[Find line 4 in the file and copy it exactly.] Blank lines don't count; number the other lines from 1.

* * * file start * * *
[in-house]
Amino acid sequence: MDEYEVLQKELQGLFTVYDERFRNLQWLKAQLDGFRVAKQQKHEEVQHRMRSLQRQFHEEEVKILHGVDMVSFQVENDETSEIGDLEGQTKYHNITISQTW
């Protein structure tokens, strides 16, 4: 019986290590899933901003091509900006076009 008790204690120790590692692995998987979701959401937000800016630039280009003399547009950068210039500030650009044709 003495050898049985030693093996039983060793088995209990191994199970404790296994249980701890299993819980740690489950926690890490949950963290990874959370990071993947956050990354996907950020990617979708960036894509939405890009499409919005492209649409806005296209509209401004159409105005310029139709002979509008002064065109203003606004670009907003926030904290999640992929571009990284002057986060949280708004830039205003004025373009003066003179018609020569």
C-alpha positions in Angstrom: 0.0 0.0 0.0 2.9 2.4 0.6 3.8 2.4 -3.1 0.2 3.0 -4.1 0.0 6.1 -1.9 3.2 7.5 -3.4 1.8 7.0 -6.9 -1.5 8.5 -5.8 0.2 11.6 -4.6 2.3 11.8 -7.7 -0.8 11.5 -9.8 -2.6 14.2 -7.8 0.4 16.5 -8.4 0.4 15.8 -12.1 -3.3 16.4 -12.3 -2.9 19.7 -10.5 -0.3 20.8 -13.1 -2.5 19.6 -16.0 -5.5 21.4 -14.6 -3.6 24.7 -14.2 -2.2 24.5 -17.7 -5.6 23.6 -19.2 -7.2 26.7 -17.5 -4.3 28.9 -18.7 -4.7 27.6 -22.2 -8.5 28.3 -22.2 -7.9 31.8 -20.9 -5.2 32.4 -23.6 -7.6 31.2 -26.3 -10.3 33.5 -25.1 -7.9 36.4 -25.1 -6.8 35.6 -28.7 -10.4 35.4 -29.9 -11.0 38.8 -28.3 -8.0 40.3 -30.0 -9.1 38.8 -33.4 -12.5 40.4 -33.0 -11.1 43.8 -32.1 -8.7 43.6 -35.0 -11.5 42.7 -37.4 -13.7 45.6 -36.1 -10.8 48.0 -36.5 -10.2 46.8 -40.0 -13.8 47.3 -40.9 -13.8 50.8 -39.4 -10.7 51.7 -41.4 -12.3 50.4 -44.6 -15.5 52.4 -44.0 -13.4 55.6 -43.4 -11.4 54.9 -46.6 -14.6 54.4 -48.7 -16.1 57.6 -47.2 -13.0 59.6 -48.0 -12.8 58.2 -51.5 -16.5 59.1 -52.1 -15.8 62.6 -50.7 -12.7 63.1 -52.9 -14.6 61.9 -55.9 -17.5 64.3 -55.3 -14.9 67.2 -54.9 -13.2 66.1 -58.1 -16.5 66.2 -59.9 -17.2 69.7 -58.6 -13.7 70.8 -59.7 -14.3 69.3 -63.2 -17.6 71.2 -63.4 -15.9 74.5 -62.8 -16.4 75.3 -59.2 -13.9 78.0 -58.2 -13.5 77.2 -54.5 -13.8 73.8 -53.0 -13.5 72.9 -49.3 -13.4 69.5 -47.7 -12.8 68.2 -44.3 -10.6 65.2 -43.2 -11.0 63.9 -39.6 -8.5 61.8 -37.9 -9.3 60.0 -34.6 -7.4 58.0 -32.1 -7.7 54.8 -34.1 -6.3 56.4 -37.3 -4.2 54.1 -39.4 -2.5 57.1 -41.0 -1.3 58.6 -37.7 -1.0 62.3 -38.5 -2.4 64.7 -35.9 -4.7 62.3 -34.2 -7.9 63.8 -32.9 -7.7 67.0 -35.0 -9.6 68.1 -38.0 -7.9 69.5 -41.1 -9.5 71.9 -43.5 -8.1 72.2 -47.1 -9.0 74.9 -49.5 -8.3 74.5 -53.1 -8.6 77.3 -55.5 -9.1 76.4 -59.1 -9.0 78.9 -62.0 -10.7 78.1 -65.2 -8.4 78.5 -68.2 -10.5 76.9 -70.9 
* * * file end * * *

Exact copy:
C-alpha positions in Angstrom: 0.0 0.0 0.0 2.9 2.4 0.6 3.8 2.4 -3.1 0.2 3.0 -4.1 0.0 6.1 -1.9 3.2 7.5 -3.4 1.8 7.0 -6.9 -1.5 8.5 -5.8 0.2 11.6 -4.6 2.3 11.8 -7.7 -0.8 11.5 -9.8 -2.6 14.2 -7.8 0.4 16.5 -8.4 0.4 15.8 -12.1 -3.3 16.4 -12.3 -2.9 19.7 -10.5 -0.3 20.8 -13.1 -2.5 19.6 -16.0 -5.5 21.4 -14.6 -3.6 24.7 -14.2 -2.2 24.5 -17.7 -5.6 23.6 -19.2 -7.2 26.7 -17.5 -4.3 28.9 -18.7 -4.7 27.6 -22.2 -8.5 28.3 -22.2 -7.9 31.8 -20.9 -5.2 32.4 -23.6 -7.6 31.2 -26.3 -10.3 33.5 -25.1 -7.9 36.4 -25.1 -6.8 35.6 -28.7 -10.4 35.4 -29.9 -11.0 38.8 -28.3 -8.0 40.3 -30.0 -9.1 38.8 -33.4 -12.5 40.4 -33.0 -11.1 43.8 -32.1 -8.7 43.6 -35.0 -11.5 42.7 -37.4 -13.7 45.6 -36.1 -10.8 48.0 -36.5 -10.2 46.8 -40.0 -13.8 47.3 -40.9 -13.8 50.8 -39.4 -10.7 51.7 -41.4 -12.3 50.4 -44.6 -15.5 52.4 -44.0 -13.4 55.6 -43.4 -11.4 54.9 -46.6 -14.6 54.4 -48.7 -16.1 57.6 -47.2 -13.0 59.6 -48.0 -12.8 58.2 -51.5 -16.5 59.1 -52.1 -15.8 62.6 -50.7 -12.7 63.1 -52.9 -14.6 61.9 -55.9 -17.5 64.3 -55.3 -14.9 67.2 -54.9 -13.2 66.1 -58.1 -16.5 66.2 -59.9 -17.2 69.7 -58.6 -13.7 70.8 -59.7 -14.3 69.3 -63.2 -17.6 71.2 -63.4 -15.9 74.5 -62.8 -16.4 75.3 -59.2 -13.9 78.0 -58.2 -13.5 77.2 -54.5 -13.8 73.8 -53.0 -13.5 72.9 -49.3 -13.4 69.5 -47.7 -12.8 68.2 -44.3 -10.6 65.2 -43.2 -11.0 63.9 -39.6 -8.5 61.8 -37.9 -9.3 60.0 -34.6 -7.4 58.0 -32.1 -7.7 54.8 -34.1 -6.3 56.4 -37.3 -4.2 54.1 -39.4 -2.5 57.1 -41.0 -1.3 58.6 -37.7 -1.0 62.3 -38.5 -2.4 64.7 -35.9 -4.7 62.3 -34.2 -7.9 63.8 -32.9 -7.7 67.0 -35.0 -9.6 68.1 -38.0 -7.9 69.5 -41.1 -9.5 71.9 -43.5 -8.1 72.2 -47.1 -9.0 74.9 -49.5 -8.3 74.5 -53.1 -8.6 77.3 -55.5 -9.1 76.4 -59.1 -9.0 78.9 -62.0 -10.7 78.1 -65.2 -8.4 78.5 -68.2 -10.5 76.9 -70.9 